Only around 80 paintings by Caravaggio have survived. Lost works are occasionally discovered. Judith Beheading Holofernes was found in the rafters of a house in Toulouse, France in 2014. A duplicate Caravaggio himself had made of The Cardsharps was discovered in 2015. The Cardsharps duplicate had been held in a private collection and thought to be a copy by a less known painter. It was sold by Sotheby’s auction house in 2015 for $62,000. Later the painting was revealed to be the work of the master himself and is valued at $10 million.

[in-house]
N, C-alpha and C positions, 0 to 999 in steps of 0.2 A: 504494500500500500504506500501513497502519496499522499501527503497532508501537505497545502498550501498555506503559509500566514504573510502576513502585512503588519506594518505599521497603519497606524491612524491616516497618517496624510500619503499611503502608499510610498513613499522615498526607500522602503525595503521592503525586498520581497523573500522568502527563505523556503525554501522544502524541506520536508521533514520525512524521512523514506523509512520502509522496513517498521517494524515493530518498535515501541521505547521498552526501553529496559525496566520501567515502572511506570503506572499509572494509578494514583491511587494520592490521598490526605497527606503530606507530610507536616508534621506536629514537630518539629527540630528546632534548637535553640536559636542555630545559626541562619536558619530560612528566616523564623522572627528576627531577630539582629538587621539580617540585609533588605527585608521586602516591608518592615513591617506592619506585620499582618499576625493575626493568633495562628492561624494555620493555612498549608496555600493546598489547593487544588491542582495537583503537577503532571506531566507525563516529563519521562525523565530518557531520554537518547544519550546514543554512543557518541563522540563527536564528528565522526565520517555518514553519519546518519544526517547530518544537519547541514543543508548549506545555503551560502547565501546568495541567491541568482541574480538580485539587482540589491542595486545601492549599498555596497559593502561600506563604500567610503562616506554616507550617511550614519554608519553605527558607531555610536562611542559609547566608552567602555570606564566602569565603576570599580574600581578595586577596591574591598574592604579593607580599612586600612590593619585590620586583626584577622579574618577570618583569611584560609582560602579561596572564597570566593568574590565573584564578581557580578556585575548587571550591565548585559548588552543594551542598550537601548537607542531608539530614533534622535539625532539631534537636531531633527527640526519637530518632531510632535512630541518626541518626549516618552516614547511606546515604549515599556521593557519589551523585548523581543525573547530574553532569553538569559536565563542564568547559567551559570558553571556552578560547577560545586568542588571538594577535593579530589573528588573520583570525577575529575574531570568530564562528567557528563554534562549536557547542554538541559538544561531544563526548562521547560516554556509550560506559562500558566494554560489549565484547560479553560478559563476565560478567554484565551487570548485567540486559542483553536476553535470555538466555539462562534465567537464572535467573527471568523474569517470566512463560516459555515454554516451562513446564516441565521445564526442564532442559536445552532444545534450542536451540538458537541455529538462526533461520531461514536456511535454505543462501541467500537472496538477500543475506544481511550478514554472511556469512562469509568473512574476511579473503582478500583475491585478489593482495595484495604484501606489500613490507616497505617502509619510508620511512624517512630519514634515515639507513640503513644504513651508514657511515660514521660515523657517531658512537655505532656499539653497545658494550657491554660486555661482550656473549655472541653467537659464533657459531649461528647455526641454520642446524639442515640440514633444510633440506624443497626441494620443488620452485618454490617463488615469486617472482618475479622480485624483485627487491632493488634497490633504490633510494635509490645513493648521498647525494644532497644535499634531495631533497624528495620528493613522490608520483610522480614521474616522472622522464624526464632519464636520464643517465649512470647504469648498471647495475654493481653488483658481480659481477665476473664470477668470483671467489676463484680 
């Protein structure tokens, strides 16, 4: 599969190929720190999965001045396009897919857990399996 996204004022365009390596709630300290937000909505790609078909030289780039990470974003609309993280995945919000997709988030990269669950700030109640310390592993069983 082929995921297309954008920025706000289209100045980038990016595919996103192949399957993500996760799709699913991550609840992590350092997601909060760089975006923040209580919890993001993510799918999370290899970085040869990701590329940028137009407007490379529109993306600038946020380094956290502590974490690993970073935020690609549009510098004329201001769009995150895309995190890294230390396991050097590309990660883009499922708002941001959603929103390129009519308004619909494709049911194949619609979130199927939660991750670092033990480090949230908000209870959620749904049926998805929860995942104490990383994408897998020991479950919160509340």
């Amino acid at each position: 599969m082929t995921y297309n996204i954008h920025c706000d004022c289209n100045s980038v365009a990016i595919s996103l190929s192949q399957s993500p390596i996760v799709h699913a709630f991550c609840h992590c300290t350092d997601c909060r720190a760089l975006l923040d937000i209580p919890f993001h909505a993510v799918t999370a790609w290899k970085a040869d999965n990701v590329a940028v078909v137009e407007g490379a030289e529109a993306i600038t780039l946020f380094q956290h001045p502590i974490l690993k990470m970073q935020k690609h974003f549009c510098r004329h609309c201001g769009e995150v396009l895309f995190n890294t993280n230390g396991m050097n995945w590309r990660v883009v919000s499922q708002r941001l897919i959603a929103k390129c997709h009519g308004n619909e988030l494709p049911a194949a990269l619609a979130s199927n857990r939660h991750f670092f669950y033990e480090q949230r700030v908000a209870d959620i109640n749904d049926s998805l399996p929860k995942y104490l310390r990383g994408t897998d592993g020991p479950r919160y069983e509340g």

In 2015 Pope Francis encouraged people to view this artwork, pointing out that the painting is about how God gives second chances. “If you have time, go see the picture that Caravaggio painted of this scene,” he said, “the important thing is that you let yourself be loved by Him.”
The Calling of Saint Matthew served as a turning point for Caravaggio and pushed the boundaries of what was acceptable as religious art in Rome in the last years of the 16th century. After this painting and its companion pieces for the Contarelli Chapel in Rome were installed, Caravaggio never lacked patronage. Peter-Paul Rubens, Caravaggio’s contemporary and one of the great masters himself, advised his friends to buy the street brawler's works.